Furthermore, artificial intelligence trained with very large data sets will be able to diagnose diseases more quickly and accurately than medical personnel. “That will help to relieve the pressure on our busy, overworked doctors, and allow them to spend more time with their patients,” said Professor Matter.

The ability to collect and make use of people’s genetic and health information, however, is fraught with privacy concerns, he added. Electronic health records, for example, could help to ensure that patients receive the best treatment across different doctors and hospitals, but could also be exposed instantaneously and widely through cyberattacks or mistakes.

The greater availability of genetic data also poses ethical questions, said Professor Ciechanover. “If you get information about your genetics and vulnerability to certain diseases, are you obligated to tell your employer or insurance agent? Should you tell your children? Having such knowledge could also affect our psyche,” he explained.

He continued: “Beyond issues of genetic privacy, we also have to contend with the issue of gene editing. Technologies can be abused in a variety of ways.”

Participants visited education and research institutions to learn about Singapore’s research ecosystem (Photo from

Science and society

Troubling trends in recent years have also demonstrated that scientific advances, no matter how significant, are not enough by themselves to improve healthcare, said Professor Alain Fischer, chair of experimental medicine at the Collège de France in Paris.

“Just look at vaccination, which is probably the most important contributor in the fight against disease over the past 200 years,” he said. “There have been many advances in the field of vaccines. Vaccinations against measles and tetanus alone have saved millions of lives. Even so, the degree of resistance against vaccinations is rising in several parts of the world.”

“To advance in medicine, we need to advance in science, but we also need to work on education and communicate health policy issues, so that the public understands and follows the right practices, whether it’s exercise for old people, getting vaccinations, or not smoking or drinking too much. This is at least as important as the science,” he stressed.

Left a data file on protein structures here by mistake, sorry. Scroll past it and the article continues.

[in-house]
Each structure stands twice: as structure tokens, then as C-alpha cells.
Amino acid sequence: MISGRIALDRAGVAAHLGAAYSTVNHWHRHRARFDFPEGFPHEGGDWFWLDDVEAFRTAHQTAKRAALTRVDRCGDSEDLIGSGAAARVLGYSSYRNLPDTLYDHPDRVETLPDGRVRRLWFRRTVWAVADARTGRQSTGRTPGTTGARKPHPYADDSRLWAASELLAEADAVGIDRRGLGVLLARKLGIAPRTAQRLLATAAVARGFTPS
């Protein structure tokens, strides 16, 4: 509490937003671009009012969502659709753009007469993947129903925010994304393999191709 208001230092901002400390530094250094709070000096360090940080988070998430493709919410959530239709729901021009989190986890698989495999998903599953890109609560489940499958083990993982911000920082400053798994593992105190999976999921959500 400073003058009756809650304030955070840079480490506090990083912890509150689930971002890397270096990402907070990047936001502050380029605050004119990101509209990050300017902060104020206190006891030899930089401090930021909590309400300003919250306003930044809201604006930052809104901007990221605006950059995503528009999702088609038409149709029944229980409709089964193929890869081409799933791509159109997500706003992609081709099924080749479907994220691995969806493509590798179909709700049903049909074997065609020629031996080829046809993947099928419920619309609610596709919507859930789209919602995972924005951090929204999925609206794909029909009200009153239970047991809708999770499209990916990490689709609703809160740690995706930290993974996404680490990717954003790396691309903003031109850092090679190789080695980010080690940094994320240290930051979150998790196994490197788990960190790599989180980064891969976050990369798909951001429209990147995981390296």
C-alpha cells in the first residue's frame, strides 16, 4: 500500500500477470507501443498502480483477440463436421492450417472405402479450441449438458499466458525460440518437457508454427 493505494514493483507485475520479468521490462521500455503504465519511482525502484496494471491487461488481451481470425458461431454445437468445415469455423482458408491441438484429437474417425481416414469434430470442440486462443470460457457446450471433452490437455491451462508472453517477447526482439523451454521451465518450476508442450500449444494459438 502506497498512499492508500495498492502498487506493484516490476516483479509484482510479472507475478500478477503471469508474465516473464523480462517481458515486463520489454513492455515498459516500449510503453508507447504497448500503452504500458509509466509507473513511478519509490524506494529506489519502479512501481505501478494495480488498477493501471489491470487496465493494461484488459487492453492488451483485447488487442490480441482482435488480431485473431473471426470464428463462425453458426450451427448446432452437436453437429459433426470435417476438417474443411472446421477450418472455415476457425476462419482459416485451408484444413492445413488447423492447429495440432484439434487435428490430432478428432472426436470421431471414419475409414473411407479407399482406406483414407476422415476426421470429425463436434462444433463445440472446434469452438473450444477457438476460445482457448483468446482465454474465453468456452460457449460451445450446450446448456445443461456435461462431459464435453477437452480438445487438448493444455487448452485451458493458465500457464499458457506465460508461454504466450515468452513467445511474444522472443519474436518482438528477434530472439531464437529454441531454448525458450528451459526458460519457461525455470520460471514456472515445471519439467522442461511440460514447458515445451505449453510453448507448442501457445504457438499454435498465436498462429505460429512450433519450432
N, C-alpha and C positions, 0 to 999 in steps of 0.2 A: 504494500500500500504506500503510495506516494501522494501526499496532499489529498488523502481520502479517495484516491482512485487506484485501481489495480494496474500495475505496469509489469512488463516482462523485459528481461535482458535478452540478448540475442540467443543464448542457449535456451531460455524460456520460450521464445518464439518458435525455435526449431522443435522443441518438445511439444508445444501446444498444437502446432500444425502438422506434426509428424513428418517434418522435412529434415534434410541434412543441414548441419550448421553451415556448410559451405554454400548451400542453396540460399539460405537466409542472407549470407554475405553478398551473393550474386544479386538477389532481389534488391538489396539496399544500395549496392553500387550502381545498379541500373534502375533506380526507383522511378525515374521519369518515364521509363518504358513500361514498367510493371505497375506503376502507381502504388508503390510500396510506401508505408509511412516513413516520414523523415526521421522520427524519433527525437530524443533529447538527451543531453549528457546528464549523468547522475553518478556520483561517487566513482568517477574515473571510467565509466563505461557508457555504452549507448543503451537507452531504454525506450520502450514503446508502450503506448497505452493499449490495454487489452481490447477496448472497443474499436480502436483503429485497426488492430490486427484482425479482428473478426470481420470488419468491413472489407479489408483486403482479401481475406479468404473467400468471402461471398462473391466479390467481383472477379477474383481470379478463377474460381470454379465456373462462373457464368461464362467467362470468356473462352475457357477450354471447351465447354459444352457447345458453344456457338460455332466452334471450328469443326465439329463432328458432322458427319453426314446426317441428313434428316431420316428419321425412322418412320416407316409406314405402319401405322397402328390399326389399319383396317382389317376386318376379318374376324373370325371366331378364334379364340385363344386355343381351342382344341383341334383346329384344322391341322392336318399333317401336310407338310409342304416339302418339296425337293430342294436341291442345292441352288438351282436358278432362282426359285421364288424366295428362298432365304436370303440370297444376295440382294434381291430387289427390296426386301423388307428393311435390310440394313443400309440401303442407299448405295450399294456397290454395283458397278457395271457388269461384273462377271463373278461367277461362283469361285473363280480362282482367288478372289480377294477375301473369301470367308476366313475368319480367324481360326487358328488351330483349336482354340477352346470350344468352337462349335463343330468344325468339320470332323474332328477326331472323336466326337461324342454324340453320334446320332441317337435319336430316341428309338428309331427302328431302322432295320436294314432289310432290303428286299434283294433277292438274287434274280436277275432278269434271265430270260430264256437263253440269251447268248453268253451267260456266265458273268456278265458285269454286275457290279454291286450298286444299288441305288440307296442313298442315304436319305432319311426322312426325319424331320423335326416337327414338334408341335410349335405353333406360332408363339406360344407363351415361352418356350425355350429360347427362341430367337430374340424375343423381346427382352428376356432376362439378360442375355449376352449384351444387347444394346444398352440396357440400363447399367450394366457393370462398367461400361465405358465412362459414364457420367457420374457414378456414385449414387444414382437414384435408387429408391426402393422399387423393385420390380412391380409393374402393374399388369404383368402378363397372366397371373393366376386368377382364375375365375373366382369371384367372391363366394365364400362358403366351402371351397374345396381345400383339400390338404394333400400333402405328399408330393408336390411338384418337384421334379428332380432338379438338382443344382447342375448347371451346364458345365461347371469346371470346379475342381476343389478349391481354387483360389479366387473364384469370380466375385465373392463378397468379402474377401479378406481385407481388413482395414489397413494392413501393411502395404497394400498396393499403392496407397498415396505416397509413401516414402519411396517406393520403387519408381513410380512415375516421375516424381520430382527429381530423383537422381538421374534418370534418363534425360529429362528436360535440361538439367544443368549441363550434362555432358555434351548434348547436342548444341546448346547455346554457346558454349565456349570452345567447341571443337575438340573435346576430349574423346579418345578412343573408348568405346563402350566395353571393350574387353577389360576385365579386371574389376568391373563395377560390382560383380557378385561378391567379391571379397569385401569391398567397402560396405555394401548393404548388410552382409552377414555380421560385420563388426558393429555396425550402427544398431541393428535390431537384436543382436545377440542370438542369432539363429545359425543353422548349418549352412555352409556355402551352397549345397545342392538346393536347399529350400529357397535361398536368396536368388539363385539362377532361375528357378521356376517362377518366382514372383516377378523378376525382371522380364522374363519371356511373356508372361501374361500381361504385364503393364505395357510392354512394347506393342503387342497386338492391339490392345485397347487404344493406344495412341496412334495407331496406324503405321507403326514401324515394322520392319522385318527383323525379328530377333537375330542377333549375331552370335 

Professor Wüthrich summarized: “We have increased the average human lifespan, but not necessarily the span of life in which we are comfortable and healthy. That is the challenge that we have going forward.”

Organized by the National Research Foundation Singapore, the GYSS 2020 was the eighth edition of the annual event, which aims to provide a platform for conversations on science and research, technology innovation and global issues. It was held from January 14 to 17, and had the theme of “Advancing Science, Creating Technologies for a Better World”.

From left to right: National Research Foundation CEO Professor Low Teck Seng, and Global Young Scientists Summit speakers Professor Alain Fischer, Professor Efim Zelmanov, Professor Kurt Wüthrich, Professor Leslie Valiant, Professor Kees Schouhamer Immink, Professor Klaus von Klitzing, and Dr Leslie Lamport. (Photo from

Over the four days, 325 outstanding young researchers and 16 distinguished scientists from around the world interacted with one another across 15 plenary lectures, panel discussions, small group discussions, site visits and dialogue sessions. The public also heard from the eminent scientists in forums hosted by local universities and schools.